PBS’ NewsHour (6/8) reports on the purchase in February of some 53 schools formerly owned by Corinthian Colleges Inc. by Educational Credit Management Corporation, “a guarantor of student loans that specialized in collecting from students on the precipice of bankruptcy.” The article focuses on ECMC’s CEO, David Hawn, who was at first hesitant to make the purchase. The piece notes that in a speech before the National Council for Higher Education Resources, Hawn “sought to explain ECMC’s reasons for buying the Corinthian campuses, its early plans for turning the failing campuses into going concerns, and ‘why I’m not as crazy as you might think’ to create the nation’s largest nonprofit career college provider.”
Battle Intensifies Between Wisconsin Lawmakers, Professors Over Tenure.
The Wall Street Journal (6/6, Peters, Korn, Subscription Publication) reports on a sharpening battle over higher education in Wisconsin pitting professors at the University of Wisconsin against state lawmakers and Gov. Scott Walker over the faculty tenure process. The Journal said the lawmakers want to change the tenure process among rising tuition and possible weaken it and make layoffs easier while the faculty say tenure is critical at universities to protect professors that may have unpopular opinions or teachings.
NYTimes Criticizes Walker For Tenure Proposal. In an editorial, the New York Times (6/6, Board, Subscription Publication) criticized Walker’s “proposal for weakening tenure at Wisconsin’s highly respected state university system and undermining the faculty’s role in campus governance,” noting that while it will “appeal to conservative voters whose support he needs to win the Republican presidential nomination,” the proposal could “damage the university, perhaps irreparably.” The Times concluded that if the legislature moves forward with “Rubber-stamping” Walkers proposal, it “would set the state university on a course that Wisconsinites could regret for decades to come.”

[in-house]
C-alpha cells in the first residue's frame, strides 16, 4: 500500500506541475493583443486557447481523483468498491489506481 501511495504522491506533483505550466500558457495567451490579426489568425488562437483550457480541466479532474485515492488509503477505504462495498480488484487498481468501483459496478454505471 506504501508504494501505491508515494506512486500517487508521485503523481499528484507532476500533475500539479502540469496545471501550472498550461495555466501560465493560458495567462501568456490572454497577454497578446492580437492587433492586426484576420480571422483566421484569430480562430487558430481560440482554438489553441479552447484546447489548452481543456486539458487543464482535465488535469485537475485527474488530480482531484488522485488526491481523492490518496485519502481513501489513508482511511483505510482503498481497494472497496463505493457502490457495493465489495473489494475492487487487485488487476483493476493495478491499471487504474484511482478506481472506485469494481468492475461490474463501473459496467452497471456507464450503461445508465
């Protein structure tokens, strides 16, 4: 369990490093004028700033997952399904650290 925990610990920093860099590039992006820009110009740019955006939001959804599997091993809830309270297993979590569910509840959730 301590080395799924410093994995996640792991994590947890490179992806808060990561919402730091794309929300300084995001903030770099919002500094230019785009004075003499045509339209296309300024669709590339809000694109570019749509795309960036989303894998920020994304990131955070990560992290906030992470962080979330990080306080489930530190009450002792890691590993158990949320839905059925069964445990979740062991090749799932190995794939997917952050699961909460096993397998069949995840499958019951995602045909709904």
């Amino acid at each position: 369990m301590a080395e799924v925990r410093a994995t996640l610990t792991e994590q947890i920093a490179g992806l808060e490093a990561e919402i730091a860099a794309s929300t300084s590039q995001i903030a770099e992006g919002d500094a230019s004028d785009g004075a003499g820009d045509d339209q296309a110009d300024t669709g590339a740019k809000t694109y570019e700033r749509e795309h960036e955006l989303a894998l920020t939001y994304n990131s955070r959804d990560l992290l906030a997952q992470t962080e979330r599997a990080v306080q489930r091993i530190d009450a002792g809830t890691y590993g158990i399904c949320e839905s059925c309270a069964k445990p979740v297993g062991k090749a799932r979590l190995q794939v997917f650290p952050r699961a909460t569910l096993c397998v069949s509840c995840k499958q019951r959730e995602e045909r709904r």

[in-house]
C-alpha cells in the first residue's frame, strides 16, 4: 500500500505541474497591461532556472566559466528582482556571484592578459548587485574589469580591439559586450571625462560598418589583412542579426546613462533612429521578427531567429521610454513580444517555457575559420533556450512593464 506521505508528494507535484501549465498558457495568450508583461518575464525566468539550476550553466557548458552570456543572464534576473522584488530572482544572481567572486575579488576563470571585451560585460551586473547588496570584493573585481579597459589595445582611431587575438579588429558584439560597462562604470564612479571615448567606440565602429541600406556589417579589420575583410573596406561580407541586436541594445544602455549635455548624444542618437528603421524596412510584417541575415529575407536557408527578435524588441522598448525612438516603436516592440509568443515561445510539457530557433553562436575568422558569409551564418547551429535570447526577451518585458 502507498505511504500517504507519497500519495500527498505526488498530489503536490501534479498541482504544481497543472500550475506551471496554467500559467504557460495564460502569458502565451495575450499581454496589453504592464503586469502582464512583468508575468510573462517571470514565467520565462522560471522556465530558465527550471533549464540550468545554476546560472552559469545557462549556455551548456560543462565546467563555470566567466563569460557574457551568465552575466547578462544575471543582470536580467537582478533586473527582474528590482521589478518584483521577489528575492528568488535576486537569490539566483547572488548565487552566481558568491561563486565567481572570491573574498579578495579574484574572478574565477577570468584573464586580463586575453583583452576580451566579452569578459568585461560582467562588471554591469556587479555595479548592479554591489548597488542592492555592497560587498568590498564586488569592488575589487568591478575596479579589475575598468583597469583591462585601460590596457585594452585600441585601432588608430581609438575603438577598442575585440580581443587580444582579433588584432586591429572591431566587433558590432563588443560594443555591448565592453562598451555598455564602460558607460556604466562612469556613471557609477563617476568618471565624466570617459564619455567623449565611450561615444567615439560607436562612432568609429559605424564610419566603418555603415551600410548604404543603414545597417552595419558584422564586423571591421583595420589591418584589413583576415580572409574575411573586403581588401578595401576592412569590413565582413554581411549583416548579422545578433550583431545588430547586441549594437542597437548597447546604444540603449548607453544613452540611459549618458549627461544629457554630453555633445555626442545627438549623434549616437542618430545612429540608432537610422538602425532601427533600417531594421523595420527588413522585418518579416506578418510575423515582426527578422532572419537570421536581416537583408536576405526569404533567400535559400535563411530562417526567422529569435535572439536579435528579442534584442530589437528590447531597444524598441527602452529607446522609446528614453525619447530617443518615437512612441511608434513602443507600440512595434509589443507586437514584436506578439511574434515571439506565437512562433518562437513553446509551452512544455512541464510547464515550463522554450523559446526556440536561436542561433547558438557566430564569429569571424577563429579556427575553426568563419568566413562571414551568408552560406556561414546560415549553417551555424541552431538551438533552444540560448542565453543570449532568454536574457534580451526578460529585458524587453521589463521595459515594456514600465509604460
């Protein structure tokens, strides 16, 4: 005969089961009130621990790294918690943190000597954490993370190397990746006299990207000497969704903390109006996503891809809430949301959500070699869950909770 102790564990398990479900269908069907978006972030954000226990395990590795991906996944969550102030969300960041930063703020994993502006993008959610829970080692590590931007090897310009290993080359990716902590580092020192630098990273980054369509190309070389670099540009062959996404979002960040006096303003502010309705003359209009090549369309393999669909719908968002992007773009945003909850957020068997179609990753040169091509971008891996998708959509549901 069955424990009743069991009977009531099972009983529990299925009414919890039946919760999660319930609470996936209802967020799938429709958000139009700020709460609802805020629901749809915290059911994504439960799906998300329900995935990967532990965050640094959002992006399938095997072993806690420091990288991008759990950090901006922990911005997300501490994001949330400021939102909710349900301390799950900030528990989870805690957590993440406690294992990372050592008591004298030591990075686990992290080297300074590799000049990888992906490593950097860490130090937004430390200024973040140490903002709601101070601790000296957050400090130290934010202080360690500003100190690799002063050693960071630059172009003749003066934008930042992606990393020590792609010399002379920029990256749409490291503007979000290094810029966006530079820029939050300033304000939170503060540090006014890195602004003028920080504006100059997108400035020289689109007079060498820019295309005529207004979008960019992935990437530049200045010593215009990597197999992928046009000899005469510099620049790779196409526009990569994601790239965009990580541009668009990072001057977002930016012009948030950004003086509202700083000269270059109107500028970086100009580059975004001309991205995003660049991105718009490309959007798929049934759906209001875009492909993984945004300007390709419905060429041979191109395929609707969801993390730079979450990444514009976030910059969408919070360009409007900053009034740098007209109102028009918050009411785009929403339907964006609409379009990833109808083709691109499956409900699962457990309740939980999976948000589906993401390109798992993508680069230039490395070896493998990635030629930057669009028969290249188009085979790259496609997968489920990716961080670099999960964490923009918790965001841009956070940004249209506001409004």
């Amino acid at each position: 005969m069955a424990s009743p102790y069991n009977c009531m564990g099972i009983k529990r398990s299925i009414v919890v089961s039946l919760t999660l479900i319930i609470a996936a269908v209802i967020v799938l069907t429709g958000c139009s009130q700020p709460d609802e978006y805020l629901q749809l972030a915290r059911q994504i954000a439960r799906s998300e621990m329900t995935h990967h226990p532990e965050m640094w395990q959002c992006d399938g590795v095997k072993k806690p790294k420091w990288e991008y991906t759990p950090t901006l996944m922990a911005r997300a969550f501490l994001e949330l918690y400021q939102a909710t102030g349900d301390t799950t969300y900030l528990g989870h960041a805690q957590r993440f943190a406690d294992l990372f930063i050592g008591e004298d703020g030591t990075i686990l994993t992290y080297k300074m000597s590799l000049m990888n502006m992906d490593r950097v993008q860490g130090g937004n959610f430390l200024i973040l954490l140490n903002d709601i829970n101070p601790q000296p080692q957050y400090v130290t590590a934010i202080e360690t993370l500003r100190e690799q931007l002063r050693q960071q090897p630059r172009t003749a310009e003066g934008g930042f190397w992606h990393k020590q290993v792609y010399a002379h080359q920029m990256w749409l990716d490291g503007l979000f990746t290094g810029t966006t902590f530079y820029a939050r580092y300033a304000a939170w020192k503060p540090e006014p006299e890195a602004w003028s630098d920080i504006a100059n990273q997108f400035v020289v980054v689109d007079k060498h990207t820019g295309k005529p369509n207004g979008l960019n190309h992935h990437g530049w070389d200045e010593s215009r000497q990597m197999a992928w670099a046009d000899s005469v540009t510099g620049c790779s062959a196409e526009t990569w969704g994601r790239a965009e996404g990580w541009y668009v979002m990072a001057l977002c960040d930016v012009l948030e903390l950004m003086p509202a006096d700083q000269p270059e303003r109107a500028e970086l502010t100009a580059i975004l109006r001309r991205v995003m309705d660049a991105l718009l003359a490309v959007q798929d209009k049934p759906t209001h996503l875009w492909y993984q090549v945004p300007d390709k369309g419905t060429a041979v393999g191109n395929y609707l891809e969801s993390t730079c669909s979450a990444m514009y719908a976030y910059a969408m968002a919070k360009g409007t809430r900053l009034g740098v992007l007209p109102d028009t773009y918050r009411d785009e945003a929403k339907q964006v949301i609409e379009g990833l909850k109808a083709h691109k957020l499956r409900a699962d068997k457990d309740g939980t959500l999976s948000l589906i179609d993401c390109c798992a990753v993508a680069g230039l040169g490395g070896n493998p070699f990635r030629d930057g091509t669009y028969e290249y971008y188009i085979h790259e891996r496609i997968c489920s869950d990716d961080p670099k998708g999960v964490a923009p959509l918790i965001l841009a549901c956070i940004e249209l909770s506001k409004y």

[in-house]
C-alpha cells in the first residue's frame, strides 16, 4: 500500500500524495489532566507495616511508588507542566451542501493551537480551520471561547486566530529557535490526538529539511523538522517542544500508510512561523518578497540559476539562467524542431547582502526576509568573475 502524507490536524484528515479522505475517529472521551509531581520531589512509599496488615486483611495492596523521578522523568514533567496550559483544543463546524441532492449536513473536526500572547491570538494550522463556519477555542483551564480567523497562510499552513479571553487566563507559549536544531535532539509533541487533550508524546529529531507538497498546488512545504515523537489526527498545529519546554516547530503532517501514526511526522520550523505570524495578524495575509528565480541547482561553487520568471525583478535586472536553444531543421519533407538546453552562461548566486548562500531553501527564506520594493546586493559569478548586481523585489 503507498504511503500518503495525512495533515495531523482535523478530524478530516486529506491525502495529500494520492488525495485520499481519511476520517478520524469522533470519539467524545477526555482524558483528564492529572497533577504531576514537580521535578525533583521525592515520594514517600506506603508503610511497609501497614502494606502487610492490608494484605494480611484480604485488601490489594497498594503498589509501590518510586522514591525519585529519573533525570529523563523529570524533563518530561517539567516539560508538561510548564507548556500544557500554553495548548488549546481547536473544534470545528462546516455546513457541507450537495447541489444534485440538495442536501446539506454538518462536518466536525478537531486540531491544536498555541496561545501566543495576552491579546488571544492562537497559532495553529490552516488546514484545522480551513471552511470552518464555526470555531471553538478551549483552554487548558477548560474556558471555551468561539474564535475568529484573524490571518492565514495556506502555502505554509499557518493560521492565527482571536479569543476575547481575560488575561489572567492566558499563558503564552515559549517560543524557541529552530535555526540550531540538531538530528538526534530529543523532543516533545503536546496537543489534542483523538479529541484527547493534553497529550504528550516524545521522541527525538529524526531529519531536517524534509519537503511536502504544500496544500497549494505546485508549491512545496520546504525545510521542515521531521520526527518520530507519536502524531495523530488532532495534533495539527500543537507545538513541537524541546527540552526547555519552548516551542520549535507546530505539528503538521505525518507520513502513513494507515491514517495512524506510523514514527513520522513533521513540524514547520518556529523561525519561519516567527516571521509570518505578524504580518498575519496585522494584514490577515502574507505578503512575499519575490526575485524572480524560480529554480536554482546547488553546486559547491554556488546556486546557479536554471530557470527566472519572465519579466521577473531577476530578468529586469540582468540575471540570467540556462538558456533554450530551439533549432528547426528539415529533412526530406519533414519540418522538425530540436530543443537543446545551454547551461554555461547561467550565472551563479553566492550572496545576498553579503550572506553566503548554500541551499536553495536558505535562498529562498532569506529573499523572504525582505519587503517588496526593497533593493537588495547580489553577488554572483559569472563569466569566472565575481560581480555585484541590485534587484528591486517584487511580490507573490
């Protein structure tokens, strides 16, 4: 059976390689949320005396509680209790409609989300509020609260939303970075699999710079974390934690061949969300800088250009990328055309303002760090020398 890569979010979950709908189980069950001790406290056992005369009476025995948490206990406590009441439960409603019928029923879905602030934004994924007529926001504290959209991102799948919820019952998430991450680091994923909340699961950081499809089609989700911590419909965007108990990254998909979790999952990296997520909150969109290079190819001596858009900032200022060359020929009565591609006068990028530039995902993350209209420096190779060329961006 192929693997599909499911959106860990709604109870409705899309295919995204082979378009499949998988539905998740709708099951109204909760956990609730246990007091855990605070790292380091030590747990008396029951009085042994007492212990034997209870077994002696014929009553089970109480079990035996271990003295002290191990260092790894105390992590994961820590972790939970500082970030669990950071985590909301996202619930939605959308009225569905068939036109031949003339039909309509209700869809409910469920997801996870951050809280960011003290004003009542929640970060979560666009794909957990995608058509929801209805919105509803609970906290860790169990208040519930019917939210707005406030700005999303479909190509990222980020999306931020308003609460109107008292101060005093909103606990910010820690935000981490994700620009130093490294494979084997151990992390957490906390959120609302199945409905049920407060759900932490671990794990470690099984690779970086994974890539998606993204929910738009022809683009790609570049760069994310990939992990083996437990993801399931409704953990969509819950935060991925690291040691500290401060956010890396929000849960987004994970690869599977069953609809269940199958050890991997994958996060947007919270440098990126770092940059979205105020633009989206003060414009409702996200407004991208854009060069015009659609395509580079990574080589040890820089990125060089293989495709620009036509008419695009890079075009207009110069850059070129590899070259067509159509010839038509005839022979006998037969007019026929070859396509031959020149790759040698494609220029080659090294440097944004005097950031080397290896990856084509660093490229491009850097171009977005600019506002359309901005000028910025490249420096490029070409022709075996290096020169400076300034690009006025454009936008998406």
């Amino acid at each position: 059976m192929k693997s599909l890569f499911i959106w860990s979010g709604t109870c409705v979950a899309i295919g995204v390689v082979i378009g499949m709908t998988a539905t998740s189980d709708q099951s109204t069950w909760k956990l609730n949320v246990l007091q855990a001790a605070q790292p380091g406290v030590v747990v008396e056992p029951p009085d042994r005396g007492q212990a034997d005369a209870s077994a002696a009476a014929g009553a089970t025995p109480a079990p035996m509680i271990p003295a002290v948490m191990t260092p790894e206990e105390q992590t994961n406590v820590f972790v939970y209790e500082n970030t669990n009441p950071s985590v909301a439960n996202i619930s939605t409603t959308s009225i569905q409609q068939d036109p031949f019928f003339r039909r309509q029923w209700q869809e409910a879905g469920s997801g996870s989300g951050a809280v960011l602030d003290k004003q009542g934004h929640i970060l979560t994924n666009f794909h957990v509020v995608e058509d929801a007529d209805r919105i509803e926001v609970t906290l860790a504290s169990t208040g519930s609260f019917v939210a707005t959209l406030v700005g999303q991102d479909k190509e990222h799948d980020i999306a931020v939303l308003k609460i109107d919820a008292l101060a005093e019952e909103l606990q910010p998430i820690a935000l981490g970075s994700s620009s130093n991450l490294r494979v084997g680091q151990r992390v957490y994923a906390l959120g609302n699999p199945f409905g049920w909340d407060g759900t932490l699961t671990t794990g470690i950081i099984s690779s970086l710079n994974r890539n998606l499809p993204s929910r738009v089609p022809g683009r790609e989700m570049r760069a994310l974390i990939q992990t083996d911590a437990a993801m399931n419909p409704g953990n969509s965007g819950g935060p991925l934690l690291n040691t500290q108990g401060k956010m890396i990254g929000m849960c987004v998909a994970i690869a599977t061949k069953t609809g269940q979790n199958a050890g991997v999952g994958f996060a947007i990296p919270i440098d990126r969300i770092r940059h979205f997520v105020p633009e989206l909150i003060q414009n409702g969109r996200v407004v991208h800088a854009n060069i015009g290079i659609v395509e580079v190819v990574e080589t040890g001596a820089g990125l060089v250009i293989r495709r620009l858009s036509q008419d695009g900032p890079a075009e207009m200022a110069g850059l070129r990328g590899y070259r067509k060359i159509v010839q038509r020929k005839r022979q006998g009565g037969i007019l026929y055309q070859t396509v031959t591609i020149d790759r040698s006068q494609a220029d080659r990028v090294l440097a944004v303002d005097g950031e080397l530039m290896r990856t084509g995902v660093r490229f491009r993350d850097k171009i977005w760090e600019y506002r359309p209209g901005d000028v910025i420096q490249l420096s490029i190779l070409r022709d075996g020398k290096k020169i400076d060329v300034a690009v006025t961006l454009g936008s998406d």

Leading Charter Networks Continue Supporting Students In College.
The NPR (6/7) “Code Switch” blog reports that while many “top charter schools” have near-perfect graduation rates, many of their students who enroll in college after graduating never get their degrees. The piece notes that some leading charter networks, like the Knowledge Is Power Program and the Harlem Children’s Zone, are “not only helping their graduates get into college, but are also counseling them once they are on university campuses.”
ASU To Establish Energy Partnership Center In Pakistan.
Yuma (AZ) News Now (6/8, Gonzalez) reports that Arizona State University officials were to “join a ceremony in Islamabad on June 3 to officially launch a five-year energy studies partnership with” Pakistan’s National University of Science and Technology in Islamabad and the University of Engineering and Technology-Peshawar. According to the piece, USAID “awarded the $18 million project to ASU to establish the Partnership Center for Advanced Studies in Energy (PCASE),” within the U.S.-Pakistan Centers for Advanced Studies in Energy, Water, Agriculture and Food Security.
Rosekind: NHTSA Deserved Much Of The Blame For GM Ignition Switch Problem.
Reuters (6/6, Morgan) reports that the National Highway Traffic Safety Administration (NHTSA) released an internal report on Friday that acknowledged concerns with the agency’s investigation of General Motors ignition switch problems that led to 104 deaths when the air bags did not deploy. NHTSA Administrator Mark Rosekind said the agency would seek changes in protocol that will increase defect-related crash investigations.